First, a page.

It was a real alternative cultural experience watching people from all different nationalities coming together, alcohol fuelled and watching the different approaches of women and men coming together with their different unwritten rules.   American girls bending over the pool tables and then see if anyone was watching, or sitting at a table being aloof.  Israeli guys moving from one girl to the next with each rejection (apparently it is a numbers game).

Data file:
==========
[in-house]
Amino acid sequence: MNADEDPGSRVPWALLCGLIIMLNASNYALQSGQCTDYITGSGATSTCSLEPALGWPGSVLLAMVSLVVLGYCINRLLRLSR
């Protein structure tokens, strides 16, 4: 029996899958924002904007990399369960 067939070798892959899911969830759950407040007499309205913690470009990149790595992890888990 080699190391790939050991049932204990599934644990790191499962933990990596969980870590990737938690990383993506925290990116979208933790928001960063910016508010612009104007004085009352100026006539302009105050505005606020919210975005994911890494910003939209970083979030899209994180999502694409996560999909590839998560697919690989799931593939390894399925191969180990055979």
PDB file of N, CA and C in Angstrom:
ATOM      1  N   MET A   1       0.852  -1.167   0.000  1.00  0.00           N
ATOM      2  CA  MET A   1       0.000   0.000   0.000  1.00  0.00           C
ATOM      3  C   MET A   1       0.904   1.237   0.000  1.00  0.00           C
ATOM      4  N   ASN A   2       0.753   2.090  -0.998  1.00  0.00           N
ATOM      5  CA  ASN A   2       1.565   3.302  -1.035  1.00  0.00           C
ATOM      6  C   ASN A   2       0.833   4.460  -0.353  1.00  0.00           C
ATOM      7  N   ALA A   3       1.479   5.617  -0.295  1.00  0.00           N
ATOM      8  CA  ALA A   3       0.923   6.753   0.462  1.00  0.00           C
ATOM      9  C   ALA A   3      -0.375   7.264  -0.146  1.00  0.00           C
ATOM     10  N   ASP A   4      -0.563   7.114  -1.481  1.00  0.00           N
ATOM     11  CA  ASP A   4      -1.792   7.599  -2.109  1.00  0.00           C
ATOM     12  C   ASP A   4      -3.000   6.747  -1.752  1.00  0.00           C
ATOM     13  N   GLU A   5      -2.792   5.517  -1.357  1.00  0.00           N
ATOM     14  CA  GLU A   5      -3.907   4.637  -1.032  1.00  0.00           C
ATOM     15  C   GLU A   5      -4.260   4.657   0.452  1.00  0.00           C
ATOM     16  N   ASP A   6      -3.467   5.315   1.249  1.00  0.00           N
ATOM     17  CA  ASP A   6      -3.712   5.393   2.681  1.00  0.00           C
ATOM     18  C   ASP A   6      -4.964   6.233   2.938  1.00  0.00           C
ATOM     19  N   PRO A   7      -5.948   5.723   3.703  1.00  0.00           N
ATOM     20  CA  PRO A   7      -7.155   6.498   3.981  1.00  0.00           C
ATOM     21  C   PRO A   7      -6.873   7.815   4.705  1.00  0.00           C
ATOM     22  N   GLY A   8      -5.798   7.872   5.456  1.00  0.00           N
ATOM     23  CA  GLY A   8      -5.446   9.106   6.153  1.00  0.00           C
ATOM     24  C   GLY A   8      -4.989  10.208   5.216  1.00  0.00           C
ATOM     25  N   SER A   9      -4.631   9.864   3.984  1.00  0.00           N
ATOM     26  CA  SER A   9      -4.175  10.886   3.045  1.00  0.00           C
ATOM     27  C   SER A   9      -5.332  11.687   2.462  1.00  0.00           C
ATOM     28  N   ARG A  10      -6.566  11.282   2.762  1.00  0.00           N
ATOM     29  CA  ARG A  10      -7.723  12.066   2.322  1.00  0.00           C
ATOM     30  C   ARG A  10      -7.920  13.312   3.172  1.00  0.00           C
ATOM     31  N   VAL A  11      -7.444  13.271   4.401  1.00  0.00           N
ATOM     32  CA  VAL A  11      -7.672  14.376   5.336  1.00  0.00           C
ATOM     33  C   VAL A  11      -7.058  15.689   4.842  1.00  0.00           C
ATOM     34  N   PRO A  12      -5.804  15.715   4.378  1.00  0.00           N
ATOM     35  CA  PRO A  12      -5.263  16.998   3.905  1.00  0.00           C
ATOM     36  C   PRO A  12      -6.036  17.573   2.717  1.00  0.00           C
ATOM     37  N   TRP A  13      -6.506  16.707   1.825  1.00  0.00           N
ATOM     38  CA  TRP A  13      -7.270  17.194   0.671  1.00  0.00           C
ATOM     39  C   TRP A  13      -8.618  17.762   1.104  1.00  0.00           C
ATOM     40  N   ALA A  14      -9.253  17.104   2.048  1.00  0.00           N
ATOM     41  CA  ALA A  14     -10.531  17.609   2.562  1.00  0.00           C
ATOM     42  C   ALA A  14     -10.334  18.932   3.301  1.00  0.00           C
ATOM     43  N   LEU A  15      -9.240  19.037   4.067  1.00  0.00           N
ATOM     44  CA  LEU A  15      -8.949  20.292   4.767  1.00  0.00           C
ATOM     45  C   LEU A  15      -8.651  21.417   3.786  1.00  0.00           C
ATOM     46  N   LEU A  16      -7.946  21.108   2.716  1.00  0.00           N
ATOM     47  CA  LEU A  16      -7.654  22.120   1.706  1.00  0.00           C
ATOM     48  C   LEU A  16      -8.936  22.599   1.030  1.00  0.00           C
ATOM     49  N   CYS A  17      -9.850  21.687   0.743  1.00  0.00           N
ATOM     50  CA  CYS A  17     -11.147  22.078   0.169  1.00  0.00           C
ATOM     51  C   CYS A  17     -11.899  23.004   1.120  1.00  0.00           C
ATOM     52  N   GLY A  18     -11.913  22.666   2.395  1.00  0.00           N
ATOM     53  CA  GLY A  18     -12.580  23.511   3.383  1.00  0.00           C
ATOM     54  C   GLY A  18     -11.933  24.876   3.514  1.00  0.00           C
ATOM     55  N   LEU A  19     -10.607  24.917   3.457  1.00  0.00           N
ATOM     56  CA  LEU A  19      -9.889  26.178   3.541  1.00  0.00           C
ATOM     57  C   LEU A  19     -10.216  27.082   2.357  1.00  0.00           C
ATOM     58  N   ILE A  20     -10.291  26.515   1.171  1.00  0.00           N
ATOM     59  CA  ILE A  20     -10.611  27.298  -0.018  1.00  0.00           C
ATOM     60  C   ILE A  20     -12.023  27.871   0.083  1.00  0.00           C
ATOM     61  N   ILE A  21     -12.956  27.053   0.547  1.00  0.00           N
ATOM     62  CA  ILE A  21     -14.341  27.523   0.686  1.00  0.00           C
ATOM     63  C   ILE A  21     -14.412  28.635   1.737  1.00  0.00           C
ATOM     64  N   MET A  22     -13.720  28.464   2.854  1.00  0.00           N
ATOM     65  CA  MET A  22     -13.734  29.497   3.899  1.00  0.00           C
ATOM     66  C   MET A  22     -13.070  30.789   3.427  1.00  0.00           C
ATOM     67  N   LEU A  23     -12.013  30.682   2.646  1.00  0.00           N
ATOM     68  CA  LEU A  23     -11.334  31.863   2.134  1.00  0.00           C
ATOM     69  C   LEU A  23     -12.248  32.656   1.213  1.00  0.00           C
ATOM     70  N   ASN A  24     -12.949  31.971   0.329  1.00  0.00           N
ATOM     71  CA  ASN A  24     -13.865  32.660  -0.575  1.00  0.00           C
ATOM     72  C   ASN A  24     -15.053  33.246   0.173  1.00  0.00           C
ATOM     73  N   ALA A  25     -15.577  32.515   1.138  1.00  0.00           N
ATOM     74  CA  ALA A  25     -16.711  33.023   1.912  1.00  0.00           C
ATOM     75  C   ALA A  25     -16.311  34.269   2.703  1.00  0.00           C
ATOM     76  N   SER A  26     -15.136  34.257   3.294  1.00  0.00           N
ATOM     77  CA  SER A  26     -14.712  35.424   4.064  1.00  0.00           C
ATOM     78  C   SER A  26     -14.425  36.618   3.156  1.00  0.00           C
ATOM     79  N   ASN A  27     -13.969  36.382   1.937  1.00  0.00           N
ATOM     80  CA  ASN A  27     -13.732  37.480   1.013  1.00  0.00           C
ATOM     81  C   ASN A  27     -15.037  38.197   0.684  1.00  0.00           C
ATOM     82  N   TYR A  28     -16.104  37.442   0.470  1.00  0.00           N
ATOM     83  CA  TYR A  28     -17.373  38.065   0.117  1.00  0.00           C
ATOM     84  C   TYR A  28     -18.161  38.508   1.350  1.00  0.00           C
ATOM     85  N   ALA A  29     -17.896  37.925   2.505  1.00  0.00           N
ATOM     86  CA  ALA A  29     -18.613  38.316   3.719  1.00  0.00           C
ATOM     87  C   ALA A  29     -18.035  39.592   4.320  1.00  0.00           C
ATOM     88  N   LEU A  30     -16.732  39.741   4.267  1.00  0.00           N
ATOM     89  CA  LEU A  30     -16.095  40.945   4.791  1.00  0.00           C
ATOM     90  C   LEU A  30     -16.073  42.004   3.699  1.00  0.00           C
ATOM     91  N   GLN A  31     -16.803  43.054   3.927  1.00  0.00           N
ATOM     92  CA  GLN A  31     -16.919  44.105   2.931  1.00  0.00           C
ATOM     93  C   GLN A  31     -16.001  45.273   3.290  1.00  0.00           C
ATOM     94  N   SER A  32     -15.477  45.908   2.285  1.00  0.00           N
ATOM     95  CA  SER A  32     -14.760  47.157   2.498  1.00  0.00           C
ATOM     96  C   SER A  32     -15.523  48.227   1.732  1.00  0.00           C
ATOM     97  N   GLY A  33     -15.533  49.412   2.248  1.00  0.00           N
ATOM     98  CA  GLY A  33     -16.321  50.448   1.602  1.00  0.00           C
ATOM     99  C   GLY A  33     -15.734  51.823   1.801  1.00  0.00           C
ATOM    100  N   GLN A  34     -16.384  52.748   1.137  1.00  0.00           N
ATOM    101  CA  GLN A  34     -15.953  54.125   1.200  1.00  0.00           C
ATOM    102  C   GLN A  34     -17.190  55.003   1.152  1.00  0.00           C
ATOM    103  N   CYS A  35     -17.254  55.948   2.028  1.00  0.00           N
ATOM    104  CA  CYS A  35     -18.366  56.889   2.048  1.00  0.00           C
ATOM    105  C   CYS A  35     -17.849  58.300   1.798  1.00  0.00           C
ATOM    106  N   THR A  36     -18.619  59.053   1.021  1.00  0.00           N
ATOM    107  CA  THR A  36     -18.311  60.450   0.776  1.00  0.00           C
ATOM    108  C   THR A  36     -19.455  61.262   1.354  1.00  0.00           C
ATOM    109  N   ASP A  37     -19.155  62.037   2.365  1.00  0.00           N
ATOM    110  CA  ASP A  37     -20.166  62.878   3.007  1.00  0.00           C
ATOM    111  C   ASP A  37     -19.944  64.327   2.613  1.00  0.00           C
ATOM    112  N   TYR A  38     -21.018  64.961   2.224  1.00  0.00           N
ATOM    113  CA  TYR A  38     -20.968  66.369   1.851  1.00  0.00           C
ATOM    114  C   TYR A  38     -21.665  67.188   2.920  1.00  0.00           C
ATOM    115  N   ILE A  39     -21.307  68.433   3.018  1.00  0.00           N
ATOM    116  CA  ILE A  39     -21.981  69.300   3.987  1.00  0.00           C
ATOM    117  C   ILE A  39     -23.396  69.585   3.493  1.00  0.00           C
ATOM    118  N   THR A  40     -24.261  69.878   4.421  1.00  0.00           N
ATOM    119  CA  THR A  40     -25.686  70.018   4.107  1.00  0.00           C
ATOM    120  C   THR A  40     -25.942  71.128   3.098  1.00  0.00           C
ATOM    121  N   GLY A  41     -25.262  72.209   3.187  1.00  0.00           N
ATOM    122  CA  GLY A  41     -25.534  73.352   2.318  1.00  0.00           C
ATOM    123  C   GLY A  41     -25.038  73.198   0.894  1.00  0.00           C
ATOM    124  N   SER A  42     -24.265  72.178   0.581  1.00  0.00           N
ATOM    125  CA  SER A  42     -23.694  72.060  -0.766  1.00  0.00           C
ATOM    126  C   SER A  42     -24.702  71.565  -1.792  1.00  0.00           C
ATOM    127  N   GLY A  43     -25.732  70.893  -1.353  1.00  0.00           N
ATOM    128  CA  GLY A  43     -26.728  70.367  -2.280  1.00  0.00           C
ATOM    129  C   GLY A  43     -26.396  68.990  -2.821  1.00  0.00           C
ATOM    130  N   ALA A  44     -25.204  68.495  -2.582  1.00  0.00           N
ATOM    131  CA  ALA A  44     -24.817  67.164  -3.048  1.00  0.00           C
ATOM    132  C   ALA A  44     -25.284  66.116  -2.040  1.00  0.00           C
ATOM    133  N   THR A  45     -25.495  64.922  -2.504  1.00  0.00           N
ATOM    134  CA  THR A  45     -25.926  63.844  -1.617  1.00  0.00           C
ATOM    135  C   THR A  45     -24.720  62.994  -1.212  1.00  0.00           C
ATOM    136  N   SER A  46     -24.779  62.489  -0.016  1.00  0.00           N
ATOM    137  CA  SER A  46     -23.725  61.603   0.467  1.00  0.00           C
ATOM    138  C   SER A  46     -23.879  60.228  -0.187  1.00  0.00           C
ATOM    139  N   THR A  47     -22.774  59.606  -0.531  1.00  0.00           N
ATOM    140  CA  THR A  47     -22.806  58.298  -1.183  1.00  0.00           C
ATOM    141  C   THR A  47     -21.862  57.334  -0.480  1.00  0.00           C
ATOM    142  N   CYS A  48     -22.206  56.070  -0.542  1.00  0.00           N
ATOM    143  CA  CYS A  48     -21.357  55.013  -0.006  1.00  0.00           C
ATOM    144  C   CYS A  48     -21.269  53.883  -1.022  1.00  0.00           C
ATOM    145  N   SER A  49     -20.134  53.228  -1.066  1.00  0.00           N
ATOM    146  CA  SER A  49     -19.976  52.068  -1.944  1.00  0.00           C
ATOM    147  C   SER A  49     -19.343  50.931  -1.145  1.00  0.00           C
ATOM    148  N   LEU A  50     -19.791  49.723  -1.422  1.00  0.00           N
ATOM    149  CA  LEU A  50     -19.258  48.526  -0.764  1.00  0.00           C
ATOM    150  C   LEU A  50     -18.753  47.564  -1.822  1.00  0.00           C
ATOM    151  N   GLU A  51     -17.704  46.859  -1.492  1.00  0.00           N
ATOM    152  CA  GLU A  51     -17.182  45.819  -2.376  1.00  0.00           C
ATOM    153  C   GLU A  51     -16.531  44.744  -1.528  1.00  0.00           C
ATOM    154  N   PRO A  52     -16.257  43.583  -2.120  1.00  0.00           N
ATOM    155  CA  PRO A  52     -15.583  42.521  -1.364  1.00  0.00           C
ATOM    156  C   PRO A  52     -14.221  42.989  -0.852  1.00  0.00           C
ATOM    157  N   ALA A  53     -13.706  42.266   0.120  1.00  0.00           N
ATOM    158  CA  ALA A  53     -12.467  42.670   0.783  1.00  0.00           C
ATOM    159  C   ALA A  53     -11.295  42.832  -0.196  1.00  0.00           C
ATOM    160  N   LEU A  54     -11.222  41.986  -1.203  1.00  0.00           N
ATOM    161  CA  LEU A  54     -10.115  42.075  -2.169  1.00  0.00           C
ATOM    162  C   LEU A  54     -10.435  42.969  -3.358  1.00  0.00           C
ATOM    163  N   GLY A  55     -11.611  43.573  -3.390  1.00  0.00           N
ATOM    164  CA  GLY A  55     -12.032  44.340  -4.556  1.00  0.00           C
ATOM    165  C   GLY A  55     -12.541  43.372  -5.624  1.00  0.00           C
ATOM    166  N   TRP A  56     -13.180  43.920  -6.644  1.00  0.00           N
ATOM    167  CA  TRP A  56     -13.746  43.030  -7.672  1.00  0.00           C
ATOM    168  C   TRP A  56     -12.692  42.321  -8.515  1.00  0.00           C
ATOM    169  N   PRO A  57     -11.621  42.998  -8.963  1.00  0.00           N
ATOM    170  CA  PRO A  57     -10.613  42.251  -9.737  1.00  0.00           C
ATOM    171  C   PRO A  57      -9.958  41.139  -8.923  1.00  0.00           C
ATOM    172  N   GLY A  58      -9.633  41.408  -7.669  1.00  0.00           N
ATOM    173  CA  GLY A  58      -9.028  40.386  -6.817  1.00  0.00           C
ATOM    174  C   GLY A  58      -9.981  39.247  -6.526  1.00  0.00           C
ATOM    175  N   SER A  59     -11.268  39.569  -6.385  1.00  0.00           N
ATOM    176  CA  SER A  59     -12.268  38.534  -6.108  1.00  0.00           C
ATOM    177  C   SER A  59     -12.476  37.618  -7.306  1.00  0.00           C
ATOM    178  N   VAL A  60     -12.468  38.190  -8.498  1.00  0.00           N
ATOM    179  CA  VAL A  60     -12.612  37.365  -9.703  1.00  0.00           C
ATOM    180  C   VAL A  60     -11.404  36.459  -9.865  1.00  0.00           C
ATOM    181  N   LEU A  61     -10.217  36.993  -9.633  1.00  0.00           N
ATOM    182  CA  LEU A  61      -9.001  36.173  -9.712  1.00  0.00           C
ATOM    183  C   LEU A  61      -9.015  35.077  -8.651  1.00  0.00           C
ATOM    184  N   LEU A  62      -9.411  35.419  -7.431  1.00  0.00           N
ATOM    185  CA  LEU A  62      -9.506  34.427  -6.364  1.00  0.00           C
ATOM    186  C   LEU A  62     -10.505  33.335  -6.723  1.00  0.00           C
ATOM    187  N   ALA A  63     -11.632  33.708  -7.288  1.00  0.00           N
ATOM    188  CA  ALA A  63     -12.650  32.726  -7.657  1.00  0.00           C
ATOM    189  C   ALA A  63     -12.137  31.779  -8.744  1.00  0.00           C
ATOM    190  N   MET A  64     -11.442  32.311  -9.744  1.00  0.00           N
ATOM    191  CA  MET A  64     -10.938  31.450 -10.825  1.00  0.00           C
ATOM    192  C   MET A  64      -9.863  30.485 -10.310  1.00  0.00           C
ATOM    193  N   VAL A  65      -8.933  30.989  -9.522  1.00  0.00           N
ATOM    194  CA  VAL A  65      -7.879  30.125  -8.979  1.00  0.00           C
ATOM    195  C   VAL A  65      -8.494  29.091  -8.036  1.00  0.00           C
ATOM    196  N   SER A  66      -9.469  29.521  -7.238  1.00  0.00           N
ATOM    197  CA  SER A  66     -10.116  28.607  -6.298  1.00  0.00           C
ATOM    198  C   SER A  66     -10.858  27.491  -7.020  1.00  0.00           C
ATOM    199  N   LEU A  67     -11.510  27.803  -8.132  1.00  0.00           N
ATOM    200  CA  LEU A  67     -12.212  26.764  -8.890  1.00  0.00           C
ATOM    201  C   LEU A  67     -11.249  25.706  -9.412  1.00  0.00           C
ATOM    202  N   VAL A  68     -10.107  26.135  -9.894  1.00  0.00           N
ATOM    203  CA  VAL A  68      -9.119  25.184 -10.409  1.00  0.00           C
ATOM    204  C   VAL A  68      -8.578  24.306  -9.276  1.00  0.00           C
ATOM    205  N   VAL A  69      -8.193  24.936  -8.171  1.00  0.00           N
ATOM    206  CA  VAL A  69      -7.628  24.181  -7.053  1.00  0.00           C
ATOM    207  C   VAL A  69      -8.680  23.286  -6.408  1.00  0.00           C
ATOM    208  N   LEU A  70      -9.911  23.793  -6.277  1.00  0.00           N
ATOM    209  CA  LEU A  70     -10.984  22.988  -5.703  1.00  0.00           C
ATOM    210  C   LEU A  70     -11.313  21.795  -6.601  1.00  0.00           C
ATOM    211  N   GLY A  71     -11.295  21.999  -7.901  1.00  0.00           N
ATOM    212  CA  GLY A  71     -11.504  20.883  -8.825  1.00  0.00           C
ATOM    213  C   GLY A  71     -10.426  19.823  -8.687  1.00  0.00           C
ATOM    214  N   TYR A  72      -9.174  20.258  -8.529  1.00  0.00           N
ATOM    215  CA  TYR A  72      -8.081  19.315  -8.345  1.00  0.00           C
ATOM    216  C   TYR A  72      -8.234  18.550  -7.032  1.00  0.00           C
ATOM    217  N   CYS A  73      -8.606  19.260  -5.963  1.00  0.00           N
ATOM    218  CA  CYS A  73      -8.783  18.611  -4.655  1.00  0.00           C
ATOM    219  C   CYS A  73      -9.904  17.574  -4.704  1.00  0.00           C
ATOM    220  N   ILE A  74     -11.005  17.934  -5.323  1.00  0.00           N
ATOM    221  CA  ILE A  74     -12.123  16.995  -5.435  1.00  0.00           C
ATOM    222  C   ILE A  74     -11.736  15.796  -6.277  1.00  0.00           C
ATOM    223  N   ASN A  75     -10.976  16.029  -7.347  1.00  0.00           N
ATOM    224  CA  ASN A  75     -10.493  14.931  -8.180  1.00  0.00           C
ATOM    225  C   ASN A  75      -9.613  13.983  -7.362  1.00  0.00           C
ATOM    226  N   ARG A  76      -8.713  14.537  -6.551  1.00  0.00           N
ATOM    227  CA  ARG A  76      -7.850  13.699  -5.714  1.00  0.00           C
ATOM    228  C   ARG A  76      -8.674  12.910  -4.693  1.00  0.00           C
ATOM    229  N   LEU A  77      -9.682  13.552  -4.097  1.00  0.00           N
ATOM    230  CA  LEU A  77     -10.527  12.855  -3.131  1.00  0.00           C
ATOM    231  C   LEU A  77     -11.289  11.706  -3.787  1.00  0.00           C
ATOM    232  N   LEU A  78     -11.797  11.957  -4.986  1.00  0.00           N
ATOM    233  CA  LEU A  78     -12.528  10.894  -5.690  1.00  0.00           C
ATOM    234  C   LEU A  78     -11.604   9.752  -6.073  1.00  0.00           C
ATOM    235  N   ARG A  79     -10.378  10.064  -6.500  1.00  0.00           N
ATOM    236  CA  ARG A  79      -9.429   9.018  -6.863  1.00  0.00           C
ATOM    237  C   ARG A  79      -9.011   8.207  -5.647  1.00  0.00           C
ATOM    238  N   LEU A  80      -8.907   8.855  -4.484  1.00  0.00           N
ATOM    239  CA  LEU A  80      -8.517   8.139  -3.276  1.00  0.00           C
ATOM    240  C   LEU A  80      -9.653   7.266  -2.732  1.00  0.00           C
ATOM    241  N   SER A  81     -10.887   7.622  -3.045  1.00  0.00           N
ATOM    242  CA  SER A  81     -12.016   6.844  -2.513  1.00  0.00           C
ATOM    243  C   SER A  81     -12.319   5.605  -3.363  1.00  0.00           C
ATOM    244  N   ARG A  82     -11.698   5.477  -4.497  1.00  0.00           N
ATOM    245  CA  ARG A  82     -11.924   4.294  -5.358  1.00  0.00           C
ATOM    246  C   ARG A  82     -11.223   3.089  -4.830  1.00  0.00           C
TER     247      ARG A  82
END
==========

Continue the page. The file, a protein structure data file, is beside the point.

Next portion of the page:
Either way, we managed to enjoy our last night there talking lots of different people. This lasting impression of the type of travellers that were staying at the hostel highlighted our needs to escape and made us realise this was fun for a while, but not our scene.  This awakening was combined with a terrible nights sleep.  Snoring on the most abusive level coming from the bed next to ours, which kept Al up all night and led him to throwing all the guys stuff over him over the course of the night.  Finally we cracked and departed the place early at 6am, tired and hungover again. We made our way to Milton, checked in to the room opposite Babo and finally went to sleep with the sun rise.